Saturday, November 8, 2008
Epps on The Antebellum Political Background of the 14th Amendment, and more
Posted by Mary L. Dudziak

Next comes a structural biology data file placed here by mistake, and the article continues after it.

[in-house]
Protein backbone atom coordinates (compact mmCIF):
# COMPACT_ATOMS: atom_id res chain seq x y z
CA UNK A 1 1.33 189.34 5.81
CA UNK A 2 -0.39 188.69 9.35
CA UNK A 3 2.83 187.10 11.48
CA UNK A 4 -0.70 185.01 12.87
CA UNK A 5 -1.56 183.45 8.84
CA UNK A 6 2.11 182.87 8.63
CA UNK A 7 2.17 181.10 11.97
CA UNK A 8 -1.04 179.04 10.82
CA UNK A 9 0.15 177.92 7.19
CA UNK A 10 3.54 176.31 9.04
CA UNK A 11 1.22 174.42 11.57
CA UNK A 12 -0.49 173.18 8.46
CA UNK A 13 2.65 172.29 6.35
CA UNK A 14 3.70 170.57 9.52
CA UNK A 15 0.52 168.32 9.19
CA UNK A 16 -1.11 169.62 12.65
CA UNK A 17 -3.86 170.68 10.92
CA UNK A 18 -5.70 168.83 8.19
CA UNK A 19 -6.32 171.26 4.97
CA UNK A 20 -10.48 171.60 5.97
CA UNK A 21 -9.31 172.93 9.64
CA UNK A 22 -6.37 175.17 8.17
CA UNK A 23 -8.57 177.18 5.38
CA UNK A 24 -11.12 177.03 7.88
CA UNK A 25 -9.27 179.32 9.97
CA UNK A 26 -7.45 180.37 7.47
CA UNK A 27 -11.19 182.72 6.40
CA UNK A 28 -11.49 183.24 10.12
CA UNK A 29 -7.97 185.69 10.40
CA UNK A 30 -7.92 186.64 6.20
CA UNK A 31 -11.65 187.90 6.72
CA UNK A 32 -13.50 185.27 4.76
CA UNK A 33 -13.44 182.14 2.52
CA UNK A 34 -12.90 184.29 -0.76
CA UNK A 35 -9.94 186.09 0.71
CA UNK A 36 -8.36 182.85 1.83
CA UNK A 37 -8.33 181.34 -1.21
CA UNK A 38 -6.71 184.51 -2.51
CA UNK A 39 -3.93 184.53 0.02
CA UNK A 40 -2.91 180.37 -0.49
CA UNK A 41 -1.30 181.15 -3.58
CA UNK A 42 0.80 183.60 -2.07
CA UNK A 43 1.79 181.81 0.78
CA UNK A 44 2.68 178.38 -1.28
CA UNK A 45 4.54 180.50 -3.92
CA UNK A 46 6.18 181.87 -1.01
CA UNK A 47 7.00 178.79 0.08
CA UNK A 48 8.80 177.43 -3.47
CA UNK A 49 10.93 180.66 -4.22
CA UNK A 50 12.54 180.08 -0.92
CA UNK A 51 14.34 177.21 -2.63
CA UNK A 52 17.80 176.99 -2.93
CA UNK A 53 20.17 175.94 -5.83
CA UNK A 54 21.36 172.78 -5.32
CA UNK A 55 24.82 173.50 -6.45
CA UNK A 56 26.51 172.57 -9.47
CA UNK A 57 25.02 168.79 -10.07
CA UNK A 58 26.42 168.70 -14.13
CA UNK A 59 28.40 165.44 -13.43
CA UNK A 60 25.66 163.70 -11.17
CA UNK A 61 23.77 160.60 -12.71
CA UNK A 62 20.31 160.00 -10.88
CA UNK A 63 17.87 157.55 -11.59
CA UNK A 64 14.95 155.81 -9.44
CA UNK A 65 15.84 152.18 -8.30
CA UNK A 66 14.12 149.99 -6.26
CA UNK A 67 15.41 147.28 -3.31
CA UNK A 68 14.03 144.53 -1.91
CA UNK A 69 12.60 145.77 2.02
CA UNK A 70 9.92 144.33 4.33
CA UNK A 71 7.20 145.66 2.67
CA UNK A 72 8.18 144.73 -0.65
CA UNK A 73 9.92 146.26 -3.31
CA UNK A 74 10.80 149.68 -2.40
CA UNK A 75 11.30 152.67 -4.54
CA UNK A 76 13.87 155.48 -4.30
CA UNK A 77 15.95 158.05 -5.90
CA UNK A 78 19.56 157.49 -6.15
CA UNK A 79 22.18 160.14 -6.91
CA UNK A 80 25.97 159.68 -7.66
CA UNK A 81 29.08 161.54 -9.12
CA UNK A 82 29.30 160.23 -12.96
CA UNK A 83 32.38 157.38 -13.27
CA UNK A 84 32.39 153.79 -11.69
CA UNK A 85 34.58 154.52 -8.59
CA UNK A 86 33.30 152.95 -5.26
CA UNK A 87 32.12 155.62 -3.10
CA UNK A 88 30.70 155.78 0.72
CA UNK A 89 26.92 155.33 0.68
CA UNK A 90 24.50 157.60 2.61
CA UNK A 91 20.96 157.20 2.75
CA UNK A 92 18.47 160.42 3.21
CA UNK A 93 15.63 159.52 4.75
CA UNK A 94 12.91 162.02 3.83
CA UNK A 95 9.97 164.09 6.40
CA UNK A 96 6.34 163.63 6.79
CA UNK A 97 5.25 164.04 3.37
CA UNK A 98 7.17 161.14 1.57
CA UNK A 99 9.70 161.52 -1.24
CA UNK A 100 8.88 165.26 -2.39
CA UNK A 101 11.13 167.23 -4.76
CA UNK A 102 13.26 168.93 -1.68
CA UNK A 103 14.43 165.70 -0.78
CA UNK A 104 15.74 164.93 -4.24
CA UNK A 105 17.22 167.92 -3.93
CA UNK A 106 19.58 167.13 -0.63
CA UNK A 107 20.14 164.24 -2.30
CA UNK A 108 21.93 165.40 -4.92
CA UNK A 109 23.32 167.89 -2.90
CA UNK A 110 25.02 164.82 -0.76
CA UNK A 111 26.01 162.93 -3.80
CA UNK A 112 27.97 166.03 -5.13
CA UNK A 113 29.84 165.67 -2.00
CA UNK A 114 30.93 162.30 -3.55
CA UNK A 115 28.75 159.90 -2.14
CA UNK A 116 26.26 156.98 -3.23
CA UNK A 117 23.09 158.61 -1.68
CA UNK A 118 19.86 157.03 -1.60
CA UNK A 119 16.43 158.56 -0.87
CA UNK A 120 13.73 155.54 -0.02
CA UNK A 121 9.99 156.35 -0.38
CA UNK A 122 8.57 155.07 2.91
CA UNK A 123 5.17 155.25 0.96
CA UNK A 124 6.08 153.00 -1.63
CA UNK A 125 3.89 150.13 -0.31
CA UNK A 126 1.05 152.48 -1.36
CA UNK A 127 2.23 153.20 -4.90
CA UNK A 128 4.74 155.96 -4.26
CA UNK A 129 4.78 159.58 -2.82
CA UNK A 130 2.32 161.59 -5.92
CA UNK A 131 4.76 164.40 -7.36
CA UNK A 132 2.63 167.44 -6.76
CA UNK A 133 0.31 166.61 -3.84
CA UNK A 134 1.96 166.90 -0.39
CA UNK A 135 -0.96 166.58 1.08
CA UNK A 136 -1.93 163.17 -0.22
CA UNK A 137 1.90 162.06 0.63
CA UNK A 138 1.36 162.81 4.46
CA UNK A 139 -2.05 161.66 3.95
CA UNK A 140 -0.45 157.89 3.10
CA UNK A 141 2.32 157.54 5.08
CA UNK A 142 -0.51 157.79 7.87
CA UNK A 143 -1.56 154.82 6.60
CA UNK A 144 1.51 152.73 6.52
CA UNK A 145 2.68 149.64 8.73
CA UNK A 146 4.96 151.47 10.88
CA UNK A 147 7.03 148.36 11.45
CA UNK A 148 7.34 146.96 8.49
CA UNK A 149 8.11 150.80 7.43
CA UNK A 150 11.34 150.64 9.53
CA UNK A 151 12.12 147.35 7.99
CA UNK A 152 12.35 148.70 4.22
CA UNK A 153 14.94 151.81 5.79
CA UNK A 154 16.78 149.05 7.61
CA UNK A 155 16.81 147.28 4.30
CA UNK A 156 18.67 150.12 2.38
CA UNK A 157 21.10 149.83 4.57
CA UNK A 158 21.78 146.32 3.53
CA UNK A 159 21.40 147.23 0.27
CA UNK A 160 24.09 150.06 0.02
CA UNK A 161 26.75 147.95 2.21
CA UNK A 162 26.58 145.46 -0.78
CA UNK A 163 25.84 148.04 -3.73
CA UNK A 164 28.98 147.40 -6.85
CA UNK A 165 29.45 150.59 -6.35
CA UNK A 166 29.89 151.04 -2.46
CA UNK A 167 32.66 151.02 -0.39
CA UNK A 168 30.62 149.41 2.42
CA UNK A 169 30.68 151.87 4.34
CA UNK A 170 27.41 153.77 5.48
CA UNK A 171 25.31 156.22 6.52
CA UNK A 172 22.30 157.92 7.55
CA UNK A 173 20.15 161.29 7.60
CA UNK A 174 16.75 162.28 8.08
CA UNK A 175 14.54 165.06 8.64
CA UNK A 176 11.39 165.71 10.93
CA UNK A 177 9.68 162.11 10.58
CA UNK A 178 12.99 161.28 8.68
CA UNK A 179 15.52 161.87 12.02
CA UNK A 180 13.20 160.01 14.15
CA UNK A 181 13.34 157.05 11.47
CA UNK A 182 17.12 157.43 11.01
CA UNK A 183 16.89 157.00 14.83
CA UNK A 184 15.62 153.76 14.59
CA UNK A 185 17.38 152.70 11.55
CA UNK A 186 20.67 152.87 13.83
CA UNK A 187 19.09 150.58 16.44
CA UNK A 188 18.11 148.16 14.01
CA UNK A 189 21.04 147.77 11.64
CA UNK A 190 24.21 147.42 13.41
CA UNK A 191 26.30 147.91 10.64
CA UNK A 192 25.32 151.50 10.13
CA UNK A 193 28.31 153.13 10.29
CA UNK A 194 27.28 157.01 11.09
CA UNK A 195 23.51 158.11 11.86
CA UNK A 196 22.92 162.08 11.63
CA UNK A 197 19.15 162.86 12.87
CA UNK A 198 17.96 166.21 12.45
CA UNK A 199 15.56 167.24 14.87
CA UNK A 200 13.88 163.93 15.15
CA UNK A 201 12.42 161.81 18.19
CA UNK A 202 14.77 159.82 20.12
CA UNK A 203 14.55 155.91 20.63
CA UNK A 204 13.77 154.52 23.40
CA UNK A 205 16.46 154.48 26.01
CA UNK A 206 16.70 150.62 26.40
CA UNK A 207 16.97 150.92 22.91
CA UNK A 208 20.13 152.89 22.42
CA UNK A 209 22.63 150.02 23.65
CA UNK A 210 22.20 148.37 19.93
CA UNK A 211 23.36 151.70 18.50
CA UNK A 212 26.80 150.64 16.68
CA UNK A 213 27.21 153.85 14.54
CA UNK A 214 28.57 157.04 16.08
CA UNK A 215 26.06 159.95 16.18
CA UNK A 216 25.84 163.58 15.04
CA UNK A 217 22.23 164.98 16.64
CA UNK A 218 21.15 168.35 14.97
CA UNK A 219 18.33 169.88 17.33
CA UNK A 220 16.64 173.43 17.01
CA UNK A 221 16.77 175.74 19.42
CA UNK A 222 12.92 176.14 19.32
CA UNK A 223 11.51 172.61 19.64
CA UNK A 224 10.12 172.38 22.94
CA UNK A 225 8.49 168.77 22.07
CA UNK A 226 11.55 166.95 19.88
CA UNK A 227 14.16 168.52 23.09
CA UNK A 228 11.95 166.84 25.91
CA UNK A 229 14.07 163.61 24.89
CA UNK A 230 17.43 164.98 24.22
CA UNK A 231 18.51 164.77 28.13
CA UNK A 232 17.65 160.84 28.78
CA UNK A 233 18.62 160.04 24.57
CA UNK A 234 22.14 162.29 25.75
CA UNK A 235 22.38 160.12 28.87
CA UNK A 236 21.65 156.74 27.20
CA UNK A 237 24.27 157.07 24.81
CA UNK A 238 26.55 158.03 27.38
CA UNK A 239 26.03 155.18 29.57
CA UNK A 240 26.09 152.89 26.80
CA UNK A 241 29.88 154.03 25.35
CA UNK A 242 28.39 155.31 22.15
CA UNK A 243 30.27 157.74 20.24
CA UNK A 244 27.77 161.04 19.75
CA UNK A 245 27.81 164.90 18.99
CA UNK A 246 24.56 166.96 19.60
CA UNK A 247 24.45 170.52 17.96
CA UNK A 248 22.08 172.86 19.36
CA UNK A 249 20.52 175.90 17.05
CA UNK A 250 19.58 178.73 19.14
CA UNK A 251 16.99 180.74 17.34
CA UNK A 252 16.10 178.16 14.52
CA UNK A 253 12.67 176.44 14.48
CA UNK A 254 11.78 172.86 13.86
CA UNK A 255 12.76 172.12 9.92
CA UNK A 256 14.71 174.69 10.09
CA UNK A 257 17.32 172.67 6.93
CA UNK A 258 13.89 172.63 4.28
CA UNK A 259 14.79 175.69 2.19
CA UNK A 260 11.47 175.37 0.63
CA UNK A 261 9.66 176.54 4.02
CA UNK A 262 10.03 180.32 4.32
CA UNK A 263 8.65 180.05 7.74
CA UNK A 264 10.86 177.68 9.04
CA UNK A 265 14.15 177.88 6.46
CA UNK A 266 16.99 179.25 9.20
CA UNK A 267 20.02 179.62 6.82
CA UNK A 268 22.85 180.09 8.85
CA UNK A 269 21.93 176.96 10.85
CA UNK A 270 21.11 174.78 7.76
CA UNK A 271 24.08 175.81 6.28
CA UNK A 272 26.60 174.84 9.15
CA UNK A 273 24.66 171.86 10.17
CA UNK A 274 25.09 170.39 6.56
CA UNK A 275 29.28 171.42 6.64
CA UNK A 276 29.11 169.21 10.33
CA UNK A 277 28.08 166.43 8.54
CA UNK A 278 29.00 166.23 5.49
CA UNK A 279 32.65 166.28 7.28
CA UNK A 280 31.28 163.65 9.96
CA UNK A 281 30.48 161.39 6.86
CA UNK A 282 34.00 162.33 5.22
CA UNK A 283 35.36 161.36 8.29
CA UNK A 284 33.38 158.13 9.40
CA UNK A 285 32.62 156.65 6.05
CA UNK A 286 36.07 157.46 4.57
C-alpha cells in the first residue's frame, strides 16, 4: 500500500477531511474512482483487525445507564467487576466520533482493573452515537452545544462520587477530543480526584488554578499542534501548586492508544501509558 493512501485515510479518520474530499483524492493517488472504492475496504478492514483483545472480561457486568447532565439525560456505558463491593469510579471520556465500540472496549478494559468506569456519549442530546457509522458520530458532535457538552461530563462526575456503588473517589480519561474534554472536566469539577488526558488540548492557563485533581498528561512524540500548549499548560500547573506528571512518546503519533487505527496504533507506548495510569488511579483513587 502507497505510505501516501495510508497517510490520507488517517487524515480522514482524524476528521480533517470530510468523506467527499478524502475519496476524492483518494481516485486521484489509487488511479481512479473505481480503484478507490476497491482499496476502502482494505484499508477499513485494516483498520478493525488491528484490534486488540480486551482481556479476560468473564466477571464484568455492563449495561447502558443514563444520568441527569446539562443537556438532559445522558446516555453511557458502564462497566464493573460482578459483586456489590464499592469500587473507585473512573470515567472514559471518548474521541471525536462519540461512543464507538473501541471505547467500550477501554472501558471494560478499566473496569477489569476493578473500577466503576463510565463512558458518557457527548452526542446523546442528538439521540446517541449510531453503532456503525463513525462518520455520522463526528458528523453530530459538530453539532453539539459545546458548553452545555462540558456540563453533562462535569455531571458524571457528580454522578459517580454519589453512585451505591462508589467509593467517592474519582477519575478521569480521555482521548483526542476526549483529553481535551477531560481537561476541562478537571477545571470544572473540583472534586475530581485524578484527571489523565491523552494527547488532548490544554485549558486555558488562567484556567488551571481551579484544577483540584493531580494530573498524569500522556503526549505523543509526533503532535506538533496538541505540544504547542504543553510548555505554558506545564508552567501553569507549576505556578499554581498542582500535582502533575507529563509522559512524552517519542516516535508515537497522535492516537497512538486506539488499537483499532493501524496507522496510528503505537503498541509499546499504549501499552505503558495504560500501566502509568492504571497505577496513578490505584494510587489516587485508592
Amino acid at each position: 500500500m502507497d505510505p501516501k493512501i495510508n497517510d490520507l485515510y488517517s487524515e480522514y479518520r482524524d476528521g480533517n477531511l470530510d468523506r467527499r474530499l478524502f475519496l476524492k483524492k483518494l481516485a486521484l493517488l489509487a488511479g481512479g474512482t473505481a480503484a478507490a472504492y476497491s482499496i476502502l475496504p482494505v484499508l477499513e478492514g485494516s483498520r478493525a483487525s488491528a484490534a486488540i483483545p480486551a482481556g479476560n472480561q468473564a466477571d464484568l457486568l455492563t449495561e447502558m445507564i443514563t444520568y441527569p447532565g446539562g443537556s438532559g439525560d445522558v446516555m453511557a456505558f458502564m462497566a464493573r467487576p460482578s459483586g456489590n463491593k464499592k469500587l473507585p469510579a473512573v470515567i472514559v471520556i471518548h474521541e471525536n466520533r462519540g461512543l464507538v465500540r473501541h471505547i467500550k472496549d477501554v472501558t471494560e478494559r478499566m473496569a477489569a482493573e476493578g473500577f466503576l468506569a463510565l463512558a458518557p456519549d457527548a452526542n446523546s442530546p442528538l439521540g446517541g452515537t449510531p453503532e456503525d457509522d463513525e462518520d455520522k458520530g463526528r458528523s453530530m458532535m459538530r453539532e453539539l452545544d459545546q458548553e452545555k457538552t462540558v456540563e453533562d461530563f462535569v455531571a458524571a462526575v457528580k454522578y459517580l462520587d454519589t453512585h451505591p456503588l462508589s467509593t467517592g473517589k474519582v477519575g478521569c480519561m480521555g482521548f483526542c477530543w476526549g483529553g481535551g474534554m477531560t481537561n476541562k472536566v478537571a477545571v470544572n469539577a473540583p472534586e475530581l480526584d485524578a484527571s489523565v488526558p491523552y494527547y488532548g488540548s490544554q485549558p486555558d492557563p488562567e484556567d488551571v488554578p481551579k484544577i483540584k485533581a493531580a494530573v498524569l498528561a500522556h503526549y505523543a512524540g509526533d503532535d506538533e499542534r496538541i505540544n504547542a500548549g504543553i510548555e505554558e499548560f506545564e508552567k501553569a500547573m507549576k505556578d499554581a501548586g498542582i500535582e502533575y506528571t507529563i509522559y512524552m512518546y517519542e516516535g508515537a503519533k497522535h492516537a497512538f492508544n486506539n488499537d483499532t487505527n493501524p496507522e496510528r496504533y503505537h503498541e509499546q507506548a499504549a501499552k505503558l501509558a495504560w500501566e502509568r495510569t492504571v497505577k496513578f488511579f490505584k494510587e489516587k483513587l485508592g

Garrett Epps, University of Baltimore School of Law, has posted an article, The Antebellum Political Background of the Fourteenth Amendment. It appeared in Law & Contemporary Problems (2004) . He has also posted on SSRN a lecture, Second Founding: The Story of the Fourteenth Amendment, and a speech on The Bill of Rights. Here's the article abstract: Understanding the Fourteenth Amendment is the key question of Constitutional law, both as it pertains to individual rights and, in many areas, as it relates to questions of Congressional power as opposed to the reserved powers of the states. The Amendment is often disaggregated and read clause by clause - but the intellectual and political background of its framers suggests that the Amendment in fact forms a coherent whole and that reading it as a whole might be a fertile source of new meanings. The Amendment was written by politicians who had spent their careers deeply involved in anti-slavery politics. The political concepts developed by this movement are unfamiliar to most lawyers today. One such concept, richly documented by historians, is that of the Slave Power. The Slave Power, as used by mainstream anti-slavery politicians like Charles Sumner, William P. Fessenden and Thaddeus Stevens, referred to the institutions that had grown up under the original Constitution of 1789 to protect and advance the South's slave system. A glance at the writings of anti-slavery politicians is enough to suggest that in writing the Amendment they were taking aim at what they regarded as the key elements of the Slave Power - the overrrepresentation of slave states in Congress and the Electoral College, and the ability of the Southern states to suppress free debate and democratic political institutions within their borders. The individual rights guarantees of Section One, seen through this lens, are not a limited set of minimal rights but in fact seem designed as a broad charter of freedom for residents of all the states, with Section Five placing Congress squarely in control of the political progress at the state level.